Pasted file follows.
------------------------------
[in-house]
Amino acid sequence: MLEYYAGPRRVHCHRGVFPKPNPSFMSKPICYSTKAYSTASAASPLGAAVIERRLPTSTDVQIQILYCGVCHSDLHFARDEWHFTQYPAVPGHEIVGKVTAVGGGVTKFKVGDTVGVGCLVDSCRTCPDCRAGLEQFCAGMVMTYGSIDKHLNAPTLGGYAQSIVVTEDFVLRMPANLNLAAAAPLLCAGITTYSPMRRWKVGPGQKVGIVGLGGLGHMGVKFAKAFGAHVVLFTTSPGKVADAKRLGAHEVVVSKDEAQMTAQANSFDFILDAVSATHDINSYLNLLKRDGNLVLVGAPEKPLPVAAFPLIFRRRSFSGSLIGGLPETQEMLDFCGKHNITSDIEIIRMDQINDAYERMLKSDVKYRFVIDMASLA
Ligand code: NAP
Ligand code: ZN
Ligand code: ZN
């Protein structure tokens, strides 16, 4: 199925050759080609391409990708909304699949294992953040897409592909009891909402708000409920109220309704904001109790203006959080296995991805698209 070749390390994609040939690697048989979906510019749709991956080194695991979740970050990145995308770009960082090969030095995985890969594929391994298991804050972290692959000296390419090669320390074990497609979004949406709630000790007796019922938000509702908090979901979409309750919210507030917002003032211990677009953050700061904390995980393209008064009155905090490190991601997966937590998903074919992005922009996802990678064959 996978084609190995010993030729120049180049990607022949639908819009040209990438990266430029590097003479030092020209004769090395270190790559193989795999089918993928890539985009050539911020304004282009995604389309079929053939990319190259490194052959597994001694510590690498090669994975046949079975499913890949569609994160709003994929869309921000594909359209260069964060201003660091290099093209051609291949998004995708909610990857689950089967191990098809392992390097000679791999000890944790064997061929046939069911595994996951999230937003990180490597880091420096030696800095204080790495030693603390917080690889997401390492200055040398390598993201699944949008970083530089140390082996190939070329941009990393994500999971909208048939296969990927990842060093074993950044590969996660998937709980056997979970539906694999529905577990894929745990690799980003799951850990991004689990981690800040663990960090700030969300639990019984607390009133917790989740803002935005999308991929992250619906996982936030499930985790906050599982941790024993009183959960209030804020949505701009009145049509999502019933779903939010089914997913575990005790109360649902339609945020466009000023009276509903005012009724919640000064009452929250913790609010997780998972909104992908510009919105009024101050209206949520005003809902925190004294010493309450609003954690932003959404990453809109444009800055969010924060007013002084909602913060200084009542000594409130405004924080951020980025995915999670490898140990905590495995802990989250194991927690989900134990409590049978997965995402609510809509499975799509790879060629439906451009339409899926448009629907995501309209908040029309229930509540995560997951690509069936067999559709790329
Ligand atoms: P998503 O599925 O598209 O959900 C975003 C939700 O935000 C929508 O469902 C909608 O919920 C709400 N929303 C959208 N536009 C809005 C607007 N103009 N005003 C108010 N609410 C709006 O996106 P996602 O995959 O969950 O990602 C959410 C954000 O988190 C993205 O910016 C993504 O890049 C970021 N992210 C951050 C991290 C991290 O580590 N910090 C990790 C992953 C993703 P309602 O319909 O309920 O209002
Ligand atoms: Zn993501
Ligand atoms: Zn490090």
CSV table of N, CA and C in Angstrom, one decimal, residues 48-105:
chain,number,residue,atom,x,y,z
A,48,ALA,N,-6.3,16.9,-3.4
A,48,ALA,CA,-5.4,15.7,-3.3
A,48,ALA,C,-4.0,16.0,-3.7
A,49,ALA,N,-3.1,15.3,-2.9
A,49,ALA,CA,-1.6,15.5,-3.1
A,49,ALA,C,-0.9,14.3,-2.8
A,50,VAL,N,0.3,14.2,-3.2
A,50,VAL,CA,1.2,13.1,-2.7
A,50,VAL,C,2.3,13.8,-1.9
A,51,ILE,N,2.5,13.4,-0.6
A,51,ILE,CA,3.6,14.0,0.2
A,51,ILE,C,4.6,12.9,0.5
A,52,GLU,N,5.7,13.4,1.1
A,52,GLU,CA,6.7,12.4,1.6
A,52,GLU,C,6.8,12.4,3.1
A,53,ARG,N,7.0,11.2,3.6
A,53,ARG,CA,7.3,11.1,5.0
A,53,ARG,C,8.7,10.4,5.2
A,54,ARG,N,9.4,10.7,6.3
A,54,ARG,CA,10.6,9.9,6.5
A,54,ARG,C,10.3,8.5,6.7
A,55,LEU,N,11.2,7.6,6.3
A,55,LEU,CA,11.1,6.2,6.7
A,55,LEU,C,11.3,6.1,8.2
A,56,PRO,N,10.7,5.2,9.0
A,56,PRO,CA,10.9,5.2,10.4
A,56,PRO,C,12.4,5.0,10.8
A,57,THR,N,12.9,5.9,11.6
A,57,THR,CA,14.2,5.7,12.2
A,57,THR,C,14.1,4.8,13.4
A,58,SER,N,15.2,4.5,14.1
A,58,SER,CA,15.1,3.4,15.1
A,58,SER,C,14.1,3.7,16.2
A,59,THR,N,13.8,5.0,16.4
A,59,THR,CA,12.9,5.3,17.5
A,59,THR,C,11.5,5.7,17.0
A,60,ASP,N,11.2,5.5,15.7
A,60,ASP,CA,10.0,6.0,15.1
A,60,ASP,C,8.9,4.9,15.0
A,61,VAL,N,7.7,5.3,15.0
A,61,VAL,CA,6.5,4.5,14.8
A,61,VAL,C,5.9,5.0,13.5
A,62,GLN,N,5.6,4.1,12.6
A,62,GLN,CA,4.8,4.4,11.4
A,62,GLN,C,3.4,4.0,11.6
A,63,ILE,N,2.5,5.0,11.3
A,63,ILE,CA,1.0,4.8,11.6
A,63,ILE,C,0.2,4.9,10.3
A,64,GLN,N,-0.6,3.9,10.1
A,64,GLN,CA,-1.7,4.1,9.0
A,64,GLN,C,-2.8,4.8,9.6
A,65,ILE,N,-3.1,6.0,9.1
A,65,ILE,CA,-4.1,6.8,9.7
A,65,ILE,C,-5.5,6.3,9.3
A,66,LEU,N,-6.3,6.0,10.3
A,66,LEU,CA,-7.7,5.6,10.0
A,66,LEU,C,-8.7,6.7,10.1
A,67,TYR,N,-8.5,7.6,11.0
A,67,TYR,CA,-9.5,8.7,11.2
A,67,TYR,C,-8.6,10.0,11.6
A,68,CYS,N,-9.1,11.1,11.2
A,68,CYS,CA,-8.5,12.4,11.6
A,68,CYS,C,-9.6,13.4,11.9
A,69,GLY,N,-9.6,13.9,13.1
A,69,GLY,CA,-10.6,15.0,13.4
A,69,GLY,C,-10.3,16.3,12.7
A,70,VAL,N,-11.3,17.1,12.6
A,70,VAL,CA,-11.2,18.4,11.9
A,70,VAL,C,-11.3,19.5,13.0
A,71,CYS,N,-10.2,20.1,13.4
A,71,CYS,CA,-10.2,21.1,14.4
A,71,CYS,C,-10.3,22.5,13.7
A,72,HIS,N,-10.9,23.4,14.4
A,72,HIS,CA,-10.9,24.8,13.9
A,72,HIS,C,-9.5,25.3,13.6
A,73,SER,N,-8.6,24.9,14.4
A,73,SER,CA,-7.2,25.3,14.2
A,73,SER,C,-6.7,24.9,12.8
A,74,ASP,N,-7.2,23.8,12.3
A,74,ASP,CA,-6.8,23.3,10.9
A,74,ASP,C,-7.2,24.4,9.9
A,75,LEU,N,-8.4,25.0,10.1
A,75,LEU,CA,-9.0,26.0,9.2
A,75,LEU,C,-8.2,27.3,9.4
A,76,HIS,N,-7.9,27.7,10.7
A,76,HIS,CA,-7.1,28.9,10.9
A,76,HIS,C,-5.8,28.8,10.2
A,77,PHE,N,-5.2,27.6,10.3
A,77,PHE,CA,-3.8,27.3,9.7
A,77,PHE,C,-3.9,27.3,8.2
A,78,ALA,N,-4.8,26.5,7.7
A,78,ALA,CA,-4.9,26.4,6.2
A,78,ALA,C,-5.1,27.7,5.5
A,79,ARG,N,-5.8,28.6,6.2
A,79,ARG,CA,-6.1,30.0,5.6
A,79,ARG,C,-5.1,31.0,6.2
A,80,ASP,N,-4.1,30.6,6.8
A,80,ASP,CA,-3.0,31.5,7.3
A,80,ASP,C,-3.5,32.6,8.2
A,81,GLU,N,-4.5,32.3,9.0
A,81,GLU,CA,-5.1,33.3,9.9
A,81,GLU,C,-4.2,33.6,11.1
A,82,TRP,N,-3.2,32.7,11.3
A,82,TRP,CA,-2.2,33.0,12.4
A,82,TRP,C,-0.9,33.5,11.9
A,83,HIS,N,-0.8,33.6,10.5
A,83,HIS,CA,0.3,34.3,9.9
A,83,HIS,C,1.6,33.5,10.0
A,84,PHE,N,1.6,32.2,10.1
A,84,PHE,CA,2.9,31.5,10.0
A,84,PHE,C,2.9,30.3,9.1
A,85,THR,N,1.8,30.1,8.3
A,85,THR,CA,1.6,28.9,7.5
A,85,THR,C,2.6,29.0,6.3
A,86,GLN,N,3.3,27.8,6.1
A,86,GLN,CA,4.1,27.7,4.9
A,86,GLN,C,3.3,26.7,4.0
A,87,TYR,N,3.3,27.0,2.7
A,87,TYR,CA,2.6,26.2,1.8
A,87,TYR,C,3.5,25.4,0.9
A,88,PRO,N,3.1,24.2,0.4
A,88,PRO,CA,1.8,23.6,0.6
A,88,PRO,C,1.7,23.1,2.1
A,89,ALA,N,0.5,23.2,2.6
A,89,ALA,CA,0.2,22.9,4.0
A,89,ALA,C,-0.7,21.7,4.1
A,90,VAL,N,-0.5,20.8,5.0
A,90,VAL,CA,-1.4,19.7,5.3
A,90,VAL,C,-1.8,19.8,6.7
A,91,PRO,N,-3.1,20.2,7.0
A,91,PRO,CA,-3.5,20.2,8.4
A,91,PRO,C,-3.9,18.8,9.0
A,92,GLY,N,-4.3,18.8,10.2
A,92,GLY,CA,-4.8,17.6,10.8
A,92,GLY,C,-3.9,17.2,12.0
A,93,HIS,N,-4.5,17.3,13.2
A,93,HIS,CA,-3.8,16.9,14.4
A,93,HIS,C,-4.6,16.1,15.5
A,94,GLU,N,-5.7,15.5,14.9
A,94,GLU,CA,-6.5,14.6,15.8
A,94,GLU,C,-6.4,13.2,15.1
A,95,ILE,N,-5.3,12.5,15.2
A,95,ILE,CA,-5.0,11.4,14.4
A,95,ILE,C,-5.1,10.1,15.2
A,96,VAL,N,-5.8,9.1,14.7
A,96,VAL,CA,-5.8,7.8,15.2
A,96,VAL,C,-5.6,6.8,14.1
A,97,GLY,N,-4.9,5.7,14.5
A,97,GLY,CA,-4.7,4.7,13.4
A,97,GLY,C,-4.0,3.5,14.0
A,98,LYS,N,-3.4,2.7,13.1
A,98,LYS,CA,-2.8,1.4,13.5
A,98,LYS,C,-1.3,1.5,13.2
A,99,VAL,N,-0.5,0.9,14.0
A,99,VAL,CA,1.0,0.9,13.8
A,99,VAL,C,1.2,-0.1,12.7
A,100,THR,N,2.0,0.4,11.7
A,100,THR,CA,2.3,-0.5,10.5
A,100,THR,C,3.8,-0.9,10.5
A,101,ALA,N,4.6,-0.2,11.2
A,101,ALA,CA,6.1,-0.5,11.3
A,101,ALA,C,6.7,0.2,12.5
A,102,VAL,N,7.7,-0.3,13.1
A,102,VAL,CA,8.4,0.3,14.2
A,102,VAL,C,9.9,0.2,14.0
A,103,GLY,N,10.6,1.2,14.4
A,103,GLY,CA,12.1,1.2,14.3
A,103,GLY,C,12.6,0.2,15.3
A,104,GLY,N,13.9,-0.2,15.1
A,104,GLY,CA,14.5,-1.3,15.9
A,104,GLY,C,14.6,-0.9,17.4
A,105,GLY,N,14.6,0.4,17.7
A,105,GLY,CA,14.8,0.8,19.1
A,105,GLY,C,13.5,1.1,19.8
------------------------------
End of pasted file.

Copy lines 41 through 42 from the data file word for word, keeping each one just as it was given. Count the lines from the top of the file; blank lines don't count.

A,57,THR,C,14.1,4.8,13.4
A,58,SER,N,15.2,4.5,14.1